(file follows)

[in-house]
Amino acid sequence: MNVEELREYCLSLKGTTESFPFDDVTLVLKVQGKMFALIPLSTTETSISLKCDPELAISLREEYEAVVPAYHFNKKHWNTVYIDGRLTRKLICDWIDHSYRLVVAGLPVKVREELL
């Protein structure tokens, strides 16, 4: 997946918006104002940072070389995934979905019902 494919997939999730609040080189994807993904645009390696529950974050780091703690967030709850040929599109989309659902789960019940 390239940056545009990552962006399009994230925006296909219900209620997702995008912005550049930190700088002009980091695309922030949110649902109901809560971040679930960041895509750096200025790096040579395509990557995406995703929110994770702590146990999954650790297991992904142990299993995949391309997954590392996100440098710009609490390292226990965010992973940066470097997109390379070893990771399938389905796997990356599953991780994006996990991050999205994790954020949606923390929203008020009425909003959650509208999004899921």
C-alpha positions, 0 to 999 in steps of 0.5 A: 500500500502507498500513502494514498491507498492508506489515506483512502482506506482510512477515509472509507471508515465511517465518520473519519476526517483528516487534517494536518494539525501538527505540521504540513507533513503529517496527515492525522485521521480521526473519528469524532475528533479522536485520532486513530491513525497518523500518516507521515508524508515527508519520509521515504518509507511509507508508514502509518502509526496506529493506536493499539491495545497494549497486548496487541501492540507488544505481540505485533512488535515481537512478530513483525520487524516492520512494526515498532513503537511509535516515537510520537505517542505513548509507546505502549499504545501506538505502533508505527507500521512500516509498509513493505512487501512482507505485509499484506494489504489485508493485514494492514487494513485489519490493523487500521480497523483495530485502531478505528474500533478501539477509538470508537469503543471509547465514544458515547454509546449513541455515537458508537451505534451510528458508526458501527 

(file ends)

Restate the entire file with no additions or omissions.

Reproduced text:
[in-house]
Amino acid sequence: MNVEELREYCLSLKGTTESFPFDDVTLVLKVQGKMFALIPLSTTETSISLKCDPELAISLREEYEAVVPAYHFNKKHWNTVYIDGRLTRKLICDWIDHSYRLVVAGLPVKVREELL
């Protein structure tokens, strides 16, 4: 997946918006104002940072070389995934979905019902 494919997939999730609040080189994807993904645009390696529950974050780091703690967030709850040929599109989309659902789960019940 390239940056545009990552962006399009994230925006296909219900209620997702995008912005550049930190700088002009980091695309922030949110649902109901809560971040679930960041895509750096200025790096040579395509990557995406995703929110994770702590146990999954650790297991992904142990299993995949391309997954590392996100440098710009609490390292226990965010992973940066470097997109390379070893990771399938389905796997990356599953991780994006996990991050999205994790954020949606923390929203008020009425909003959650509208999004899921």
C-alpha positions, 0 to 999 in steps of 0.5 A: 500500500502507498500513502494514498491507498492508506489515506483512502482506506482510512477515509472509507471508515465511517465518520473519519476526517483528516487534517494536518494539525501538527505540521504540513507533513503529517496527515492525522485521521480521526473519528469524532475528533479522536485520532486513530491513525497518523500518516507521515508524508515527508519520509521515504518509507511509507508508514502509518502509526496506529493506536493499539491495545497494549497486548496487541501492540507488544505481540505485533512488535515481537512478530513483525520487524516492520512494526515498532513503537511509535516515537510520537505517542505513548509507546505502549499504545501506538505502533508505527507500521512500516509498509513493505512487501512482507505485509499484506494489504489485508493485514494492514487494513485489519490493523487500521480497523483495530485502531478505528474500533478501539477509538470508537469503543471509547465514544458515547454509546449513541455515537458508537451505534451510528458508526458501527 